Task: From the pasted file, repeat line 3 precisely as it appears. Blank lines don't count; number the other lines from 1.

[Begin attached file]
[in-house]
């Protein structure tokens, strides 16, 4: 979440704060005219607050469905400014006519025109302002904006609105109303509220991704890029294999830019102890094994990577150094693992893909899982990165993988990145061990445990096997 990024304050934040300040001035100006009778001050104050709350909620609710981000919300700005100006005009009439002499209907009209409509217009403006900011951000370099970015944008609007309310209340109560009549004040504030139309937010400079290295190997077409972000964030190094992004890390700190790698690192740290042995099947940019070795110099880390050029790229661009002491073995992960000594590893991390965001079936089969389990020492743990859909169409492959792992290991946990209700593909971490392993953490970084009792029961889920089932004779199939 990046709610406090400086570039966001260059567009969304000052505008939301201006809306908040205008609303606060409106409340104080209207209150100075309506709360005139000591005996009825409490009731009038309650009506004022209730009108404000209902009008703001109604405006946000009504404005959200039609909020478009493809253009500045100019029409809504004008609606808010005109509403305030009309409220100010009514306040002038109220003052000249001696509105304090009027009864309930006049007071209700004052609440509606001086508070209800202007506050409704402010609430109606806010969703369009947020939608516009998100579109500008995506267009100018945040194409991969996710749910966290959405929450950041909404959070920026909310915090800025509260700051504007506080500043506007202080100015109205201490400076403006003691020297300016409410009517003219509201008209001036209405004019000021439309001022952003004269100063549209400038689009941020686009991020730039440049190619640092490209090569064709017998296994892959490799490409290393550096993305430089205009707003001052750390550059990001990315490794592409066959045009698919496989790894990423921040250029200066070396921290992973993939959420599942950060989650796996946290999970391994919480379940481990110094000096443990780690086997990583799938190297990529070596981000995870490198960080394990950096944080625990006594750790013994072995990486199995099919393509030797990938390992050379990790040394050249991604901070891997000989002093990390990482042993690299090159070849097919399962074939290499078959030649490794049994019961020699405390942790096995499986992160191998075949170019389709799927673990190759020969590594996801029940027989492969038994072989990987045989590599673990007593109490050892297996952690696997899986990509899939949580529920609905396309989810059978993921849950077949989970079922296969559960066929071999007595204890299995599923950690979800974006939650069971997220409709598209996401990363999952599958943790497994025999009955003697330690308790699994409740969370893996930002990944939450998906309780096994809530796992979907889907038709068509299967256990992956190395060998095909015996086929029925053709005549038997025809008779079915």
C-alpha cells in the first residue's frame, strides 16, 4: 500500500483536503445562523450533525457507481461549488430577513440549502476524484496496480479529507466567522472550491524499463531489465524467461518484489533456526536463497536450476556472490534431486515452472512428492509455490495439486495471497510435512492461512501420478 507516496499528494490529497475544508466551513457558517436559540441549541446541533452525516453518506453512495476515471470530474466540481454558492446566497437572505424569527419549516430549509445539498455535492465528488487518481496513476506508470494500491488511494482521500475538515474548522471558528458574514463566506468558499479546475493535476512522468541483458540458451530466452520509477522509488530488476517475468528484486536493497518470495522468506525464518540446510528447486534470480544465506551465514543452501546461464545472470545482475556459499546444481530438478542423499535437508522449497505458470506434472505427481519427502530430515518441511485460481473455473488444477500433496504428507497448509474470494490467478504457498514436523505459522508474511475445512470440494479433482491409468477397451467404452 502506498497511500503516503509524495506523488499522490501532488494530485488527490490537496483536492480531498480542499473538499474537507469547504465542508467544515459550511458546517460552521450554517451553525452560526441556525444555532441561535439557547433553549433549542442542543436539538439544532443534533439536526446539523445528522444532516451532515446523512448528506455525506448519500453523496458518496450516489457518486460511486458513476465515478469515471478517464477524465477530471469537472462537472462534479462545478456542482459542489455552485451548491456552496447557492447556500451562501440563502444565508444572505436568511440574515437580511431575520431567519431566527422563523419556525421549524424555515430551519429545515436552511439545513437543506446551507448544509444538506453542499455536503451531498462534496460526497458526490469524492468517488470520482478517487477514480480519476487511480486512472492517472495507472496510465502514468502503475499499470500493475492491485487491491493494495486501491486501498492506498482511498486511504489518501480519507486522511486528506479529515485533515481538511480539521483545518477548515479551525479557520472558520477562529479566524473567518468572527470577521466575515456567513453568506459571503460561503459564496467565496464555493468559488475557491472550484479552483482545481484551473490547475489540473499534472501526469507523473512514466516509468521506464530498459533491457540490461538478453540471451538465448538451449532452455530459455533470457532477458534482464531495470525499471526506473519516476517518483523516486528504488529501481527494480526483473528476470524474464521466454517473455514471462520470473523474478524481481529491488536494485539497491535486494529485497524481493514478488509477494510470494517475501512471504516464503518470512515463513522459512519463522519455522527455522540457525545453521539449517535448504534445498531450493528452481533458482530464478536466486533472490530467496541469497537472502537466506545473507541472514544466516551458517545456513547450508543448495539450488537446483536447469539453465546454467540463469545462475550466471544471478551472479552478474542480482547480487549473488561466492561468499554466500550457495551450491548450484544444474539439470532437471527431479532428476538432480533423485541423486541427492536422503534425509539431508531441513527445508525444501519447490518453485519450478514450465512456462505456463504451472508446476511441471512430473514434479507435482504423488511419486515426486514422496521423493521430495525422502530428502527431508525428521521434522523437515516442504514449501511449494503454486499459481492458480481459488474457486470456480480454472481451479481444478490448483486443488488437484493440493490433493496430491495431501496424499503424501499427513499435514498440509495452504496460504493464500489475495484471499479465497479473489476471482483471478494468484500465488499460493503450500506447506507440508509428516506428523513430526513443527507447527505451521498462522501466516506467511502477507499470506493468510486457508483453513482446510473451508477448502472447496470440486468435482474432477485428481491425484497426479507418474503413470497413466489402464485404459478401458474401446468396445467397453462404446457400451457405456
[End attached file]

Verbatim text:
C-alpha cells in the first residue's frame, strides 16, 4: 500500500483536503445562523450533525457507481461549488430577513440549502476524484496496480479529507466567522472550491524499463531489465524467461518484489533456526536463497536450476556472490534431486515452472512428492509455490495439486495471497510435512492461512501420478 507516496499528494490529497475544508466551513457558517436559540441549541446541533452525516453518506453512495476515471470530474466540481454558492446566497437572505424569527419549516430549509445539498455535492465528488487518481496513476506508470494500491488511494482521500475538515474548522471558528458574514463566506468558499479546475493535476512522468541483458540458451530466452520509477522509488530488476517475468528484486536493497518470495522468506525464518540446510528447486534470480544465506551465514543452501546461464545472470545482475556459499546444481530438478542423499535437508522449497505458470506434472505427481519427502530430515518441511485460481473455473488444477500433496504428507497448509474470494490467478504457498514436523505459522508474511475445512470440494479433482491409468477397451467404452 502506498497511500503516503509524495506523488499522490501532488494530485488527490490537496483536492480531498480542499473538499474537507469547504465542508467544515459550511458546517460552521450554517451553525452560526441556525444555532441561535439557547433553549433549542442542543436539538439544532443534533439536526446539523445528522444532516451532515446523512448528506455525506448519500453523496458518496450516489457518486460511486458513476465515478469515471478517464477524465477530471469537472462537472462534479462545478456542482459542489455552485451548491456552496447557492447556500451562501440563502444565508444572505436568511440574515437580511431575520431567519431566527422563523419556525421549524424555515430551519429545515436552511439545513437543506446551507448544509444538506453542499455536503451531498462534496460526497458526490469524492468517488470520482478517487477514480480519476487511480486512472492517472495507472496510465502514468502503475499499470500493475492491485487491491493494495486501491486501498492506498482511498486511504489518501480519507486522511486528506479529515485533515481538511480539521483545518477548515479551525479557520472558520477562529479566524473567518468572527470577521466575515456567513453568506459571503460561503459564496467565496464555493468559488475557491472550484479552483482545481484551473490547475489540473499534472501526469507523473512514466516509468521506464530498459533491457540490461538478453540471451538465448538451449532452455530459455533470457532477458534482464531495470525499471526506473519516476517518483523516486528504488529501481527494480526483473528476470524474464521466454517473455514471462520470473523474478524481481529491488536494485539497491535486494529485497524481493514478488509477494510470494517475501512471504516464503518470512515463513522459512519463522519455522527455522540457525545453521539449517535448504534445498531450493528452481533458482530464478536466486533472490530467496541469497537472502537466506545473507541472514544466516551458517545456513547450508543448495539450488537446483536447469539453465546454467540463469545462475550466471544471478551472479552478474542480482547480487549473488561466492561468499554466500550457495551450491548450484544444474539439470532437471527431479532428476538432480533423485541423486541427492536422503534425509539431508531441513527445508525444501519447490518453485519450478514450465512456462505456463504451472508446476511441471512430473514434479507435482504423488511419486515426486514422496521423493521430495525422502530428502527431508525428521521434522523437515516442504514449501511449494503454486499459481492458480481459488474457486470456480480454472481451479481444478490448483486443488488437484493440493490433493496430491495431501496424499503424501499427513499435514498440509495452504496460504493464500489475495484471499479465497479473489476471482483471478494468484500465488499460493503450500506447506507440508509428516506428523513430526513443527507447527505451521498462522501466516506467511502477507499470506493468510486457508483453513482446510473451508477448502472447496470440486468435482474432477485428481491425484497426479507418474503413470497413466489402464485404459478401458474401446468396445467397453462404446457400451457405456